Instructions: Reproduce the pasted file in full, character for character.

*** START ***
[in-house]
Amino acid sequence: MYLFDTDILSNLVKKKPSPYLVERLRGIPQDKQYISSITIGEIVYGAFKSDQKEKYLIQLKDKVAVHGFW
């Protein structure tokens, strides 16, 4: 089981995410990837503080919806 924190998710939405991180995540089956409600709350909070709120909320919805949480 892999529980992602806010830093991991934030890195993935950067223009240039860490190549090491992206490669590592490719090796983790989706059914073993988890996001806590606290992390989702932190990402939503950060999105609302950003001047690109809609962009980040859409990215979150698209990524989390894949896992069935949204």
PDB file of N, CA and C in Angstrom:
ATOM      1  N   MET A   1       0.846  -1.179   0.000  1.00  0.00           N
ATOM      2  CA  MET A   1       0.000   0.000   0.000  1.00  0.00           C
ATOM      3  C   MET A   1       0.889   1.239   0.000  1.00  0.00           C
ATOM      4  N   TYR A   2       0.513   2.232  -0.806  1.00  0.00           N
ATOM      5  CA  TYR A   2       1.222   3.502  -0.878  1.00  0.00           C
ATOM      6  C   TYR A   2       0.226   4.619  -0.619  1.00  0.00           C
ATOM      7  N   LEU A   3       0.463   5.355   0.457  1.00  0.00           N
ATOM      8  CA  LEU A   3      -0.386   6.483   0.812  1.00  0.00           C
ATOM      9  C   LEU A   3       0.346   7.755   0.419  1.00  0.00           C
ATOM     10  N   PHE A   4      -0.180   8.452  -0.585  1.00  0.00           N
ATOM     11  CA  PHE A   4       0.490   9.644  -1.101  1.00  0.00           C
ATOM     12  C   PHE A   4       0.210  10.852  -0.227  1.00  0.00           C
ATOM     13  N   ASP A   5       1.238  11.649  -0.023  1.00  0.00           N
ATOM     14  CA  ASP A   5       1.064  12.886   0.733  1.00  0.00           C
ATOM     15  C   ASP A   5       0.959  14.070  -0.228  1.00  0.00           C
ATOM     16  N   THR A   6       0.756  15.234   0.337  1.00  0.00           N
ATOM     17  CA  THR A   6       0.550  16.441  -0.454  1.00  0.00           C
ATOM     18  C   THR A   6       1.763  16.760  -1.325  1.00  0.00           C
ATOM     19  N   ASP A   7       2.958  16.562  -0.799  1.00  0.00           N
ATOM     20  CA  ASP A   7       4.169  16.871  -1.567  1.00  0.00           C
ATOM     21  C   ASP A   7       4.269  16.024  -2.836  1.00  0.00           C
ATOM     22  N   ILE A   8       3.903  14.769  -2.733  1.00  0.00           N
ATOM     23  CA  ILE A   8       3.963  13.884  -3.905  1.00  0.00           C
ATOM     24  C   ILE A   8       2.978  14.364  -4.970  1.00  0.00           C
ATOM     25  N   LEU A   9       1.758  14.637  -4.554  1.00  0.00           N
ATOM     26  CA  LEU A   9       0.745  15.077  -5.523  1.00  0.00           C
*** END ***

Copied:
[in-house]
Amino acid sequence: MYLFDTDILSNLVKKKPSPYLVERLRGIPQDKQYISSITIGEIVYGAFKSDQKEKYLIQLKDKVAVHGFW
């Protein structure tokens, strides 16, 4: 089981995410990837503080919806 924190998710939405991180995540089956409600709350909070709120909320919805949480 892999529980992602806010830093991991934030890195993935950067223009240039860490190549090491992206490669590592490719090796983790989706059914073993988890996001806590606290992390989702932190990402939503950060999105609302950003001047690109809609962009980040859409990215979150698209990524989390894949896992069935949204």
PDB file of N, CA and C in Angstrom:
ATOM      1  N   MET A   1       0.846  -1.179   0.000  1.00  0.00           N
ATOM      2  CA  MET A   1       0.000   0.000   0.000  1.00  0.00           C
ATOM      3  C   MET A   1       0.889   1.239   0.000  1.00  0.00           C
ATOM      4  N   TYR A   2       0.513   2.232  -0.806  1.00  0.00           N
ATOM      5  CA  TYR A   2       1.222   3.502  -0.878  1.00  0.00           C
ATOM      6  C   TYR A   2       0.226   4.619  -0.619  1.00  0.00           C
ATOM      7  N   LEU A   3       0.463   5.355   0.457  1.00  0.00           N
ATOM      8  CA  LEU A   3      -0.386   6.483   0.812  1.00  0.00           C
ATOM      9  C   LEU A   3       0.346   7.755   0.419  1.00  0.00           C
ATOM     10  N   PHE A   4      -0.180   8.452  -0.585  1.00  0.00           N
ATOM     11  CA  PHE A   4       0.490   9.644  -1.101  1.00  0.00           C
ATOM     12  C   PHE A   4       0.210  10.852  -0.227  1.00  0.00           C
ATOM     13  N   ASP A   5       1.238  11.649  -0.023  1.00  0.00           N
ATOM     14  CA  ASP A   5       1.064  12.886   0.733  1.00  0.00           C
ATOM     15  C   ASP A   5       0.959  14.070  -0.228  1.00  0.00           C
ATOM     16  N   THR A   6       0.756  15.234   0.337  1.00  0.00           N
ATOM     17  CA  THR A   6       0.550  16.441  -0.454  1.00  0.00           C
ATOM     18  C   THR A   6       1.763  16.760  -1.325  1.00  0.00           C
ATOM     19  N   ASP A   7       2.958  16.562  -0.799  1.00  0.00           N
ATOM     20  CA  ASP A   7       4.169  16.871  -1.567  1.00  0.00           C
ATOM     21  C   ASP A   7       4.269  16.024  -2.836  1.00  0.00           C
ATOM     22  N   ILE A   8       3.903  14.769  -2.733  1.00  0.00           N
ATOM     23  CA  ILE A   8       3.963  13.884  -3.905  1.00  0.00           C
ATOM     24  C   ILE A   8       2.978  14.364  -4.970  1.00  0.00           C
ATOM     25  N   LEU A   9       1.758  14.637  -4.554  1.00  0.00           N
ATOM     26  CA  LEU A   9       0.745  15.077  -5.523  1.00  0.00           C